• Alistair Tait

Doing Golf No Favours


Well, we learned one thing from the 17th Solheim Cup: rules of golf officials working the match do carry stop watches. More to the point, they know how to use them.


Bet you thought they were mere fashion accessories, like bracelets or brooches or tiepins.


Strange that those same rules officials can use a stopwatch to implement the 10-second rule under Rule 13.3b, but fail to let it run to 40 seconds to implement Rule 5.6b which says players only have 40 seconds to play a shot. There was one breach of Rule 13.3b on the opening day’s play at the Inverness Club in Toledo, Ohio. That breach earned the United States a point.


Like the Slowheim Cup at Gleneagles, there were multiple breaches of Rule 5.6b. Not one player was penalised for impersonating a snail. Not. One.


Oh yes, I forgot, rule 13.3b is a hard and fast law. 5.6b? It’s but a mere recommendation that most players and all rules officials in the Solheim Cup pay no attention to whatsoever.


Let’s cut to the chase. Madelene Sagström’s decision to pick up Nelly Korda’s ball after seven seconds as it sat beside the 13th hole was a breach of Rule 13.3b under the strict application of the law, which states:

“If the opponent in match play deliberately lifts or moves the player’s ball overhanging the hole before the waiting time has ended, the player’s ball is treated as holed with the previous stroke.”

Was the application of that rule in the spirit of the game? Not. Even. Close.


No blame is apportioned to Korda. She didn’t call for the rules official. Neither did she ask Sagström not to touch the ball. You can bet Korda, or playing partner Ally Ewing, would have told Sagström not to touch the ball if they thought it had a chance to drop. That was Catriona Matthew’s take. The European captain said:

“I mean, 100 percent believe Madelene did not for one instant think that ball had any chance of going in the hole when she picked it up, and I don’t honestly believe Nelly or Ally actually thought it was going to go in either.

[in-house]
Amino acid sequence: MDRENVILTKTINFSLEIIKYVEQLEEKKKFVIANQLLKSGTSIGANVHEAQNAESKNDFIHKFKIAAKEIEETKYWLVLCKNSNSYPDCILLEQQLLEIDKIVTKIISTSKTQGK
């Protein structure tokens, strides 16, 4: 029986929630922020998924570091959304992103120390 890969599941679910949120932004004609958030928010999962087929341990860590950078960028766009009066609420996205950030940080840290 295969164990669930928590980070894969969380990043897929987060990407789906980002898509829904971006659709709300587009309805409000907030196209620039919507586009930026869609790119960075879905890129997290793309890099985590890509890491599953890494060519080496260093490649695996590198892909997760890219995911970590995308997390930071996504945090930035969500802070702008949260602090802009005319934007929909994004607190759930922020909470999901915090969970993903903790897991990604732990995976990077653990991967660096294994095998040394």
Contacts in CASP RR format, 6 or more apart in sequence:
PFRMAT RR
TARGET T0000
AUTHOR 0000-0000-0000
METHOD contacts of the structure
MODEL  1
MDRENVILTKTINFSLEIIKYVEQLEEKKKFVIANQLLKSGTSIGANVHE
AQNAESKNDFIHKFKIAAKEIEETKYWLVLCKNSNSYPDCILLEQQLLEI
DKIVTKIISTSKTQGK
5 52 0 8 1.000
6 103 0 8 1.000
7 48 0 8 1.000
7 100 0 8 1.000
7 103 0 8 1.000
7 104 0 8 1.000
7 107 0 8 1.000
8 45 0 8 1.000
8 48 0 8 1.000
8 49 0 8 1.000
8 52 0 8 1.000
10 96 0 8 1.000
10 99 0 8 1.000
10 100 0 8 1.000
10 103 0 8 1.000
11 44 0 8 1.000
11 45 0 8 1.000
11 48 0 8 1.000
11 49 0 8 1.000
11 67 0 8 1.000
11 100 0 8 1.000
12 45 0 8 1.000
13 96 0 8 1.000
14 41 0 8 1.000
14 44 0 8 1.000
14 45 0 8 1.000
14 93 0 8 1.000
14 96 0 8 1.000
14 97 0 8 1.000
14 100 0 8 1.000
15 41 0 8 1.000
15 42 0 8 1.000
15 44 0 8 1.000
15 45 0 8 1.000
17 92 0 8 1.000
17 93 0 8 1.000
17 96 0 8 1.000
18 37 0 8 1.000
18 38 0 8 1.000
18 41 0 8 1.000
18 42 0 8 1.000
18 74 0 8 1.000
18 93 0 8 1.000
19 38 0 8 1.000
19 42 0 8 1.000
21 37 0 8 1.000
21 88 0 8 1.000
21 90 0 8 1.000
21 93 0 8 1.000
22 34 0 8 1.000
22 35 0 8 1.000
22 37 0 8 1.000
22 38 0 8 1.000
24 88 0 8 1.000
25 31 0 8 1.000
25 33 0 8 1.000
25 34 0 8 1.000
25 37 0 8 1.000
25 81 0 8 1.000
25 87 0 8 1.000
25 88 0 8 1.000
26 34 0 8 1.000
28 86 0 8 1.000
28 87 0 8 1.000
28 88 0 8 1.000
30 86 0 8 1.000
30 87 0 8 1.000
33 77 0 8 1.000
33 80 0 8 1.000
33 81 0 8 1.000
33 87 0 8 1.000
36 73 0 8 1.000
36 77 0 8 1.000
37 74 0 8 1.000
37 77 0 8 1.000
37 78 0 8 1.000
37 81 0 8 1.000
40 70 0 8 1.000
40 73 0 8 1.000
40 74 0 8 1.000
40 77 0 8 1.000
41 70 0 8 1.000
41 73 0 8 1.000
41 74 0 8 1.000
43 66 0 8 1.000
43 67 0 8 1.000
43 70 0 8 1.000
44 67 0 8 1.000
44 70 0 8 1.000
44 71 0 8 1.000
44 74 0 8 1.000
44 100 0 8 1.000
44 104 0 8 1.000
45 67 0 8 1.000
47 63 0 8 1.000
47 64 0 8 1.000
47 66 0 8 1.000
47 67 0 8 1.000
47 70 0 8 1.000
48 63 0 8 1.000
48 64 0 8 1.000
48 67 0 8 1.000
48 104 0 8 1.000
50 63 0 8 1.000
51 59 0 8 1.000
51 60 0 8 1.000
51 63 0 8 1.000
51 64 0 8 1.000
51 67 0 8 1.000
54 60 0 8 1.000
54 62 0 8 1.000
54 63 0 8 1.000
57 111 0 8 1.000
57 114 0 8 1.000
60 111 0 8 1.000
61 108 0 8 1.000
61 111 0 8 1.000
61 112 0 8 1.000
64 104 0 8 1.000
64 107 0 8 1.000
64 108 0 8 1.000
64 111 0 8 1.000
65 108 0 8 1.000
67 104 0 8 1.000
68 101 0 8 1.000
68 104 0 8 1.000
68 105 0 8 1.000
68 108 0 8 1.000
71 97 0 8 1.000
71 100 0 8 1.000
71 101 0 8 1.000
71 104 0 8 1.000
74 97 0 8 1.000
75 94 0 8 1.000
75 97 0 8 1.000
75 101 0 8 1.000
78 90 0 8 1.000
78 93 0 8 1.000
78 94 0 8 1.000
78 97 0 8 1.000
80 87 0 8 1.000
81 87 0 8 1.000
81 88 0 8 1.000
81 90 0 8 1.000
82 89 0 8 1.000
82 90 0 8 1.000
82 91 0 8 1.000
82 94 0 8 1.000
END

“There was no reaction when Madelene picked up the ball and threw it to them. “

Sagström, who was fighting tears afterwards, said:

“I believe in integrity and honour of the game of golf and I would never pick up a putt that had a chance to go in. I personally don’t agree with the decision with the ball being on the edge but I didn’t follow the 10-second rule. It sucks right now.”

It does suck. The players would have simply walked to the next tee if the rules official hadn't intervened, happy that nothing untoward had happened. No wonder Thomas Bjorn tweeted:

Bjorn’s right. This sort of incident does our game no favours whatsoever. Once again our game looks out of touch with reality. No wonder there are times when many of us despair for the game we love. This is one of those times.


As I wrote yesterday, it wouldn’t be a Solheim Cup if there wasn’t some sort of controversy.


Still, at least we know Solheim Cup rules officials do carry stop watches, and do know how to use them. I look forward to seeing players slapped with slow penalties over the next two days for serious breaches of 5.6b.


Ha. Ha. Ha.


#JustSaying: “The rules are simple and easily understood by anyone who has once seen the game, but to the totally uninitiated they appear to be hopelessly unintelligible. John Gilmer Speed

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